New Jersey Transit will not have to implement any fare hikes if everything in Gov. Phil Murphy’s proposed budget is adopted, a senior administration official said.
The $38.6 billion budget for the 2020 fiscal year, which starts July 1, calls for $100 million more for the state’s transit agency budget, though it would amount to a net revenue increase of $25 million because most of the proposed funds are just money that would not be diverted away from NJ Transit’s budget.
“The $50 million that is not being diverted from the general fund stays in the capital fund, so it’s not like that goes away,” said a senior administration official. “You’re keeping $50 million in the capital fund [and] adding money to the general fund.”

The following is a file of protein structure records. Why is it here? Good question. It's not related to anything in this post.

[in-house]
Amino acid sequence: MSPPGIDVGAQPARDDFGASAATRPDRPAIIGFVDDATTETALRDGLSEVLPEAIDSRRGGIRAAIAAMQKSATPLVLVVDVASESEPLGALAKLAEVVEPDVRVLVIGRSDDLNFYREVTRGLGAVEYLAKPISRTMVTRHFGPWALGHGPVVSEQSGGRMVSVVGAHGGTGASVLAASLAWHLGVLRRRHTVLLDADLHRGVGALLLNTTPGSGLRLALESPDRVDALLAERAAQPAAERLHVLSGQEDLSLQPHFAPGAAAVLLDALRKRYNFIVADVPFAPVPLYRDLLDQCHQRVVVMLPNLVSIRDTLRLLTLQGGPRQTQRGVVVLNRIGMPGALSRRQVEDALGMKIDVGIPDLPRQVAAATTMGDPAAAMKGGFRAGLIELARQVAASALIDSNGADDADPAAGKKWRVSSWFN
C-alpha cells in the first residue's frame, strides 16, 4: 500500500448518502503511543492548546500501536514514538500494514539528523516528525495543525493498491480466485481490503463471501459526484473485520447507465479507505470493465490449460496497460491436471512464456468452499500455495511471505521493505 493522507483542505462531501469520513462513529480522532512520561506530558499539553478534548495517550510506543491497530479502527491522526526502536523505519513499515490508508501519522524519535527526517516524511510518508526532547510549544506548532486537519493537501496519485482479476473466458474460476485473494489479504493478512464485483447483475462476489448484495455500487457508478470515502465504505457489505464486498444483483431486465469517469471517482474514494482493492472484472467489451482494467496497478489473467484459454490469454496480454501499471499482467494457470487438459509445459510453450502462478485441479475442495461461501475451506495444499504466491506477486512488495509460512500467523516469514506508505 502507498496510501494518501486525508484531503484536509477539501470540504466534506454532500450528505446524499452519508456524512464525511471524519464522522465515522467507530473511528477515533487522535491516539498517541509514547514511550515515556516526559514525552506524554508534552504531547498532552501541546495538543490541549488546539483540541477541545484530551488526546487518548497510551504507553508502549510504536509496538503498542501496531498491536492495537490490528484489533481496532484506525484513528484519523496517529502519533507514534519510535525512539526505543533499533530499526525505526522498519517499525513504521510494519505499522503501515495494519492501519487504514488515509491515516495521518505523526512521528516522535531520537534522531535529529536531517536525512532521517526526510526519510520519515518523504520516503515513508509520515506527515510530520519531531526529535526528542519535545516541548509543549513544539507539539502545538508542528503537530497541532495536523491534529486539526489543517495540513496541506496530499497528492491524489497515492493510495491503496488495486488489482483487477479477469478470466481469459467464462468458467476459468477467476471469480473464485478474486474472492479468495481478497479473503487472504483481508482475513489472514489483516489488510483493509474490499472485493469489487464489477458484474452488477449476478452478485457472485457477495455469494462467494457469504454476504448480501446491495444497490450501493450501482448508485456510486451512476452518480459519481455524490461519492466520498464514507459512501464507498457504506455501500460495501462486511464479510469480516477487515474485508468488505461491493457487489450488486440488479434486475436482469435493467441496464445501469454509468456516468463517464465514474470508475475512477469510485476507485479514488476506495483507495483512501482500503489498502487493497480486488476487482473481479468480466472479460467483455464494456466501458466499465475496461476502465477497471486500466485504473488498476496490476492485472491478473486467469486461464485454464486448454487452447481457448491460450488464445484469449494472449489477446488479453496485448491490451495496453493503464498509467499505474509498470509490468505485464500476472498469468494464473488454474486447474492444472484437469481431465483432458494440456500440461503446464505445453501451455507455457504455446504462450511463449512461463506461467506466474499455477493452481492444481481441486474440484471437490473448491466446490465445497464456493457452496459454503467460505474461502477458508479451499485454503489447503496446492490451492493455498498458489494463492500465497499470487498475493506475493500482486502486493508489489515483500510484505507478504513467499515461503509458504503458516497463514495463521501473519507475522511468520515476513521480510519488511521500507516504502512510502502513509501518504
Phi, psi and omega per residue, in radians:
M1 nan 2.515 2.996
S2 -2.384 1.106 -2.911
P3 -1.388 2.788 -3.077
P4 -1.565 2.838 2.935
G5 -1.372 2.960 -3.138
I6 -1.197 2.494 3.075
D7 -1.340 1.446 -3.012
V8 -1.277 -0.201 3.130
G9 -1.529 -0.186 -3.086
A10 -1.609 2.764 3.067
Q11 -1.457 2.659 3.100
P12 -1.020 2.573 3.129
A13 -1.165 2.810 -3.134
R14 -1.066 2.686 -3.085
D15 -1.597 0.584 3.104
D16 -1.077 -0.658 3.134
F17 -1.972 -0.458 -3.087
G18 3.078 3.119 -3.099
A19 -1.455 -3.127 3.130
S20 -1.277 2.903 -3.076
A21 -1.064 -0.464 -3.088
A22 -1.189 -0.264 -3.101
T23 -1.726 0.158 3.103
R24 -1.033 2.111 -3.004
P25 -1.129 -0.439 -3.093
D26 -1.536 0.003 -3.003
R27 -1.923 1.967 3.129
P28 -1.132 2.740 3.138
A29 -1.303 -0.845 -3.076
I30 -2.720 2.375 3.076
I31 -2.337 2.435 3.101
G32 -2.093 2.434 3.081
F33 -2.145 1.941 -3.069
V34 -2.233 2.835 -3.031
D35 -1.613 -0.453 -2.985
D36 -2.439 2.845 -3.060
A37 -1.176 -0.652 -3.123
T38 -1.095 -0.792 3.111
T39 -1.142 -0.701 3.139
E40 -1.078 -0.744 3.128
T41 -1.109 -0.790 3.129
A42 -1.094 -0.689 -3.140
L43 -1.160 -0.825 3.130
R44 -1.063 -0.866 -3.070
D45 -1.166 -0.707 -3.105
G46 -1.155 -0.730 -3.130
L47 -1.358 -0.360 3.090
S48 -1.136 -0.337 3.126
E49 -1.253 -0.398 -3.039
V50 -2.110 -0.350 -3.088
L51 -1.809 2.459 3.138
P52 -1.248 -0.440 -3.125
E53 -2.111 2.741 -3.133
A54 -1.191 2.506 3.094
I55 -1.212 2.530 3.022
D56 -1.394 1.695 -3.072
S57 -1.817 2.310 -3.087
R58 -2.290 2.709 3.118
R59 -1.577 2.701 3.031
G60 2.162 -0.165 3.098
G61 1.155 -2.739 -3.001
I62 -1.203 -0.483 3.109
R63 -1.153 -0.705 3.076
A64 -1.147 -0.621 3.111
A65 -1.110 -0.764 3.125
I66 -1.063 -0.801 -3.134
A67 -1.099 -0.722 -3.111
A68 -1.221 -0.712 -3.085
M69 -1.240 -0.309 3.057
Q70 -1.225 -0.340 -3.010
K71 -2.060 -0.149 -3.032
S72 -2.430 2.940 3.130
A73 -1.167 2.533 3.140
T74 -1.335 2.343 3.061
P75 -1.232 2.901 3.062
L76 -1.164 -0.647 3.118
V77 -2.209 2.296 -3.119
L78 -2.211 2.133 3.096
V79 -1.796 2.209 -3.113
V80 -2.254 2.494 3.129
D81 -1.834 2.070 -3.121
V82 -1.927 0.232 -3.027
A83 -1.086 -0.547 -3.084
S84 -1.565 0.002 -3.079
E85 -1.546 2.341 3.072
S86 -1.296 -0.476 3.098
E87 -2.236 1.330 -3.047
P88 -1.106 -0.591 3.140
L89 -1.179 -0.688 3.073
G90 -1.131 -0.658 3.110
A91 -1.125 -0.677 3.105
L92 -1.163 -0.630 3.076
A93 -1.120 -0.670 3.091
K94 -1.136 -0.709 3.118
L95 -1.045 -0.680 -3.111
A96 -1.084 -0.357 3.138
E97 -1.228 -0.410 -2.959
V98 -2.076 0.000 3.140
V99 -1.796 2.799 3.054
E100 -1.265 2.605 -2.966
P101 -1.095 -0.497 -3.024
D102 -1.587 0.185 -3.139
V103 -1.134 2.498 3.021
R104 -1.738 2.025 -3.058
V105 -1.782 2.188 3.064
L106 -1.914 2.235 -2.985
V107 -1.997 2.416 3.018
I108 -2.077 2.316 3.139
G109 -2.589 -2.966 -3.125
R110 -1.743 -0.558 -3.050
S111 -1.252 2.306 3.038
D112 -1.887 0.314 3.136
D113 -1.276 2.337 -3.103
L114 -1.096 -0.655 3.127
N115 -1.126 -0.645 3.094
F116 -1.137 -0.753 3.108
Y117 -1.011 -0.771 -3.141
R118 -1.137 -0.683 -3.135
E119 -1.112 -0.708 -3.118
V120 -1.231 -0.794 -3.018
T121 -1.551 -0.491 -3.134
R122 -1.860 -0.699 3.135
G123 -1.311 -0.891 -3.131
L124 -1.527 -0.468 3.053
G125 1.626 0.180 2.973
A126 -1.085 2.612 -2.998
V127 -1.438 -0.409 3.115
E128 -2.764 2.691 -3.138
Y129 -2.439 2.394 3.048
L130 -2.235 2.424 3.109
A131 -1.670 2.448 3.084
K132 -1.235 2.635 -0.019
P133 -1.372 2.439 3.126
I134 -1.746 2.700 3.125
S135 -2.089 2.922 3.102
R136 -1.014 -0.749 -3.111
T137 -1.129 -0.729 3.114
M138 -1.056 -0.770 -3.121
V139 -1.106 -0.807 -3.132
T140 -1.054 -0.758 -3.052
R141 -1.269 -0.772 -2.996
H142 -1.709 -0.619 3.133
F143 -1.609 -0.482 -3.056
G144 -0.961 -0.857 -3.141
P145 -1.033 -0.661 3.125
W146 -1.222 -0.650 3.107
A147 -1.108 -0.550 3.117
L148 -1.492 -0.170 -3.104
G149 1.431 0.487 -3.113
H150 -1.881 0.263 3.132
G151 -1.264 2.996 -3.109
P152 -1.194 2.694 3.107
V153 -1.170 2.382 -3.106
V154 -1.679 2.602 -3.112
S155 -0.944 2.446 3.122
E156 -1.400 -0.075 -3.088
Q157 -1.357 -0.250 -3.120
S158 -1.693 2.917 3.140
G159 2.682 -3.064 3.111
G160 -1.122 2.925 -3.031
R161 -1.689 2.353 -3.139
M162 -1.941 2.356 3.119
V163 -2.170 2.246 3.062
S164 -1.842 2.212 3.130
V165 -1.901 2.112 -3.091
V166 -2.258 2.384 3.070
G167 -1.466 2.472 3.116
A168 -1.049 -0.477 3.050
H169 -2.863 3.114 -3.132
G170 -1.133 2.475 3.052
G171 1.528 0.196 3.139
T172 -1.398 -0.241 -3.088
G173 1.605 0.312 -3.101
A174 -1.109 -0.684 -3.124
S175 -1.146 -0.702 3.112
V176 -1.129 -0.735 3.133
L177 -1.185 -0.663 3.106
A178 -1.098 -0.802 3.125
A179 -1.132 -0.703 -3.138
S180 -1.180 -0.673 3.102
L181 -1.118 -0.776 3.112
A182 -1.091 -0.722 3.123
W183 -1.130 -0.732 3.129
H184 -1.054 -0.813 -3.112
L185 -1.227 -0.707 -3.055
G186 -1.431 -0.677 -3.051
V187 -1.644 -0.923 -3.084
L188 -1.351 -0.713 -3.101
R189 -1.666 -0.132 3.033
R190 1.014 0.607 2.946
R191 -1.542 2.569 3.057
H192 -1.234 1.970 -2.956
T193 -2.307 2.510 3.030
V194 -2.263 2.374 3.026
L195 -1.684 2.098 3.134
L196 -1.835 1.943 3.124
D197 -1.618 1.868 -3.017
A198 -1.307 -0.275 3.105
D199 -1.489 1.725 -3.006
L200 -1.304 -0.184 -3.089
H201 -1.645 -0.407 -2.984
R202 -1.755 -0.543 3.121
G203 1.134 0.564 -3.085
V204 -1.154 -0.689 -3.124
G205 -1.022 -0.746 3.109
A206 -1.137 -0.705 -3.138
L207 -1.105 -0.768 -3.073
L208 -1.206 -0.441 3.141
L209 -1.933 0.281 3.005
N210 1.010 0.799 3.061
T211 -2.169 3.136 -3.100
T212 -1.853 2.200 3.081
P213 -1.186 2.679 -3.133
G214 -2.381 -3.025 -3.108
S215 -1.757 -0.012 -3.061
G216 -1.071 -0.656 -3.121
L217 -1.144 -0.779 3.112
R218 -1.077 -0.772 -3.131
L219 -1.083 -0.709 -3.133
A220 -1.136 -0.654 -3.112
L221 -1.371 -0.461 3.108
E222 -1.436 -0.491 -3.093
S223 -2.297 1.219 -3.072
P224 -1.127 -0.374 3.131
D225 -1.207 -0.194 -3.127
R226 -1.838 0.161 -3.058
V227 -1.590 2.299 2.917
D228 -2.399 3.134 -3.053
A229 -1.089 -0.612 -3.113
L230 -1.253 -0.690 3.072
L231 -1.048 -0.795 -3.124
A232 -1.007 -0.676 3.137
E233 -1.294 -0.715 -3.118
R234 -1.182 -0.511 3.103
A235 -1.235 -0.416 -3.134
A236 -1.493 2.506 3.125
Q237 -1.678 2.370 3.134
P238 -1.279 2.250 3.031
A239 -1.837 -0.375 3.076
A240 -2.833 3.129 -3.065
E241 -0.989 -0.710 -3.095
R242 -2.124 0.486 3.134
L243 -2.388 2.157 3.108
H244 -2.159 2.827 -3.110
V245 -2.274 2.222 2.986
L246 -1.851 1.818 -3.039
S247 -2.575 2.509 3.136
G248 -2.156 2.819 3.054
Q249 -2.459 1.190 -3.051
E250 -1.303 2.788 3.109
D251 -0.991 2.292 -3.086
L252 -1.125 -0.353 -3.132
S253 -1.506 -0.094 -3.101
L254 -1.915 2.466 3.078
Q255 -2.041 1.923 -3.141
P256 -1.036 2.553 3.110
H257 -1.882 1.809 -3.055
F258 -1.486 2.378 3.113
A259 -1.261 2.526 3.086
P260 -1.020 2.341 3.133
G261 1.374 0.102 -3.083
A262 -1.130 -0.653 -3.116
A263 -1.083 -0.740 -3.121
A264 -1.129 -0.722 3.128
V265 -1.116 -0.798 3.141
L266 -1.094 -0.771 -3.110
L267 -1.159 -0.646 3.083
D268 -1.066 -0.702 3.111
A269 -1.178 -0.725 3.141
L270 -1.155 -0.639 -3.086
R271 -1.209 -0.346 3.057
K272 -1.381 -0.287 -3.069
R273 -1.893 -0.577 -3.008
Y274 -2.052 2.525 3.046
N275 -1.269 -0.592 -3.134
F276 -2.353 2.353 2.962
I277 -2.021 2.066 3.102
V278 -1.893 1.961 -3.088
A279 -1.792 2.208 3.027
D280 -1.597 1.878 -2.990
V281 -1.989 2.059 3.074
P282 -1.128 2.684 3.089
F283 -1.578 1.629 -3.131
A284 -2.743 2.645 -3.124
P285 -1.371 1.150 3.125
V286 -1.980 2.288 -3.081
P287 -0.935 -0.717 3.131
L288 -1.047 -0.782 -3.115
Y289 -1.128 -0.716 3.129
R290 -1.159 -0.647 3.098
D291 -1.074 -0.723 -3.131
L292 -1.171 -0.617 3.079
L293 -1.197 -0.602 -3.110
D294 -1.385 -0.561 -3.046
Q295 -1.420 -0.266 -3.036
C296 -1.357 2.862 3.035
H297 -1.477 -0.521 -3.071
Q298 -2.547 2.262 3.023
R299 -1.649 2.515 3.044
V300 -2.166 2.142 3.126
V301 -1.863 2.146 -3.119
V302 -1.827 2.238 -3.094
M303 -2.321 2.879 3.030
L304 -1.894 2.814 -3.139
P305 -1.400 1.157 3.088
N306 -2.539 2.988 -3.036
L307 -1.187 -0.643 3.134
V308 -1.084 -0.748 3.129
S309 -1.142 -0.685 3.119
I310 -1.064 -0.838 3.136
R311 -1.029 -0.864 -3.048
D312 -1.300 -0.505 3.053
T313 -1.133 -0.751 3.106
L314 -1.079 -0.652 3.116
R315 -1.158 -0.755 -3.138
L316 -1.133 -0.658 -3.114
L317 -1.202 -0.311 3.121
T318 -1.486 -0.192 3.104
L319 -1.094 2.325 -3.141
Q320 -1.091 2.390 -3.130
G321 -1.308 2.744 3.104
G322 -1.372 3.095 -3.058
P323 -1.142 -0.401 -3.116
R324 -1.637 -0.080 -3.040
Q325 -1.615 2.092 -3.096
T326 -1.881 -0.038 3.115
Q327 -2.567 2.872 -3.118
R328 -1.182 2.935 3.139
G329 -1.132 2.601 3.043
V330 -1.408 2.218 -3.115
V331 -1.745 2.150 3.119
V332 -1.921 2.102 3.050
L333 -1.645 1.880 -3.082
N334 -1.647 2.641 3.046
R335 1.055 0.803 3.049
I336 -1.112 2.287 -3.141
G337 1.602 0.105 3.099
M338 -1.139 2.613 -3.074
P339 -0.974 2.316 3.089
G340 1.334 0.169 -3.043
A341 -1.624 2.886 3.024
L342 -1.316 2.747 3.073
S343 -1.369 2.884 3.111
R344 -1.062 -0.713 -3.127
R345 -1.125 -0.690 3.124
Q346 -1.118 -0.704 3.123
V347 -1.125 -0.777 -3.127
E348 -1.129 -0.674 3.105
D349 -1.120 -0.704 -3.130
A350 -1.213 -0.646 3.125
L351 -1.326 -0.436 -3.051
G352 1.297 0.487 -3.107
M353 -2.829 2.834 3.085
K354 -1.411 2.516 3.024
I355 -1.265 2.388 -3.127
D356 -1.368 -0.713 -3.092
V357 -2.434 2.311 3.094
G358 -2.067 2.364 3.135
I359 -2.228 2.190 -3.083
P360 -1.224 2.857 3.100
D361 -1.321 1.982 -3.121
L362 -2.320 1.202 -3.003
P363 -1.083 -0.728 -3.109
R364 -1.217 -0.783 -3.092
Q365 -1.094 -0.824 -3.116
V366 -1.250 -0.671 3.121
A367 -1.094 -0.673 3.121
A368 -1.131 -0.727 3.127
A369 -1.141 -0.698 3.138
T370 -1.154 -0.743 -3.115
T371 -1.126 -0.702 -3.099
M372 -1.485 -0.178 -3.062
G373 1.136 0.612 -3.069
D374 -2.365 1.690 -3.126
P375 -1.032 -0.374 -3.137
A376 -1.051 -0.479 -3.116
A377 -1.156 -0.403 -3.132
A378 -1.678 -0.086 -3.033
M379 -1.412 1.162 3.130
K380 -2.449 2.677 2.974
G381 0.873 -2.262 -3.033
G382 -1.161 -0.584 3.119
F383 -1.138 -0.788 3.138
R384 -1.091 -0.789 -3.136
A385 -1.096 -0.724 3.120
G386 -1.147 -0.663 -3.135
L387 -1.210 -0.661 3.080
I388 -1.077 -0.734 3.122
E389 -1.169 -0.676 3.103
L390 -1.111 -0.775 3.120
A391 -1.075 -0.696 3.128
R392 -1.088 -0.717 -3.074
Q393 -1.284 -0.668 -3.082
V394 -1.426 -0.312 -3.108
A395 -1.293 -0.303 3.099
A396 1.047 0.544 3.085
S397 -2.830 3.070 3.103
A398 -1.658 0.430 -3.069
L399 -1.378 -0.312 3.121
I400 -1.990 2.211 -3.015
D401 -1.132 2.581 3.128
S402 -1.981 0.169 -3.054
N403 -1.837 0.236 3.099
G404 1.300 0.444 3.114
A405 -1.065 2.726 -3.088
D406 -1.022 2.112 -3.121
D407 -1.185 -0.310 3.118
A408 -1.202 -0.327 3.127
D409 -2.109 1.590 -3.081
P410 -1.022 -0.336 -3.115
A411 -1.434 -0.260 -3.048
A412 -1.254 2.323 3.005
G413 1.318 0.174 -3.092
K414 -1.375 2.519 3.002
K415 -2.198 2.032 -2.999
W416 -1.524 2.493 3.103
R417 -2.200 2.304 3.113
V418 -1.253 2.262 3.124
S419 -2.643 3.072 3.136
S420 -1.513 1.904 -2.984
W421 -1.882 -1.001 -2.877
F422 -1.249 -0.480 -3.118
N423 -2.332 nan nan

NJ Transit has faced considerable scrutiny over the past year as it was marred by delays, cancellations of trains and cars filled to capacity, all due to equipment failures or staffing shortages, creating what many critics called the “Summer of Hell Part 2.”
The agency abruptly took several of its routes offline last fall, including the Atlantic City Line, to install a federally-mandated emergency braking system called positive train control by the end of 2018. The move prompted more stringent oversight requirements of the agency.
Murphy responded that many of the issues stemmed from underfunding by his predecessor, Chris Christie, and frequent raiding of NJ Transit’s budget.
Both 2019’s allocation of $382.5 million, and the proposed 2020 allocation of $407.5 million would fix that, his administration said.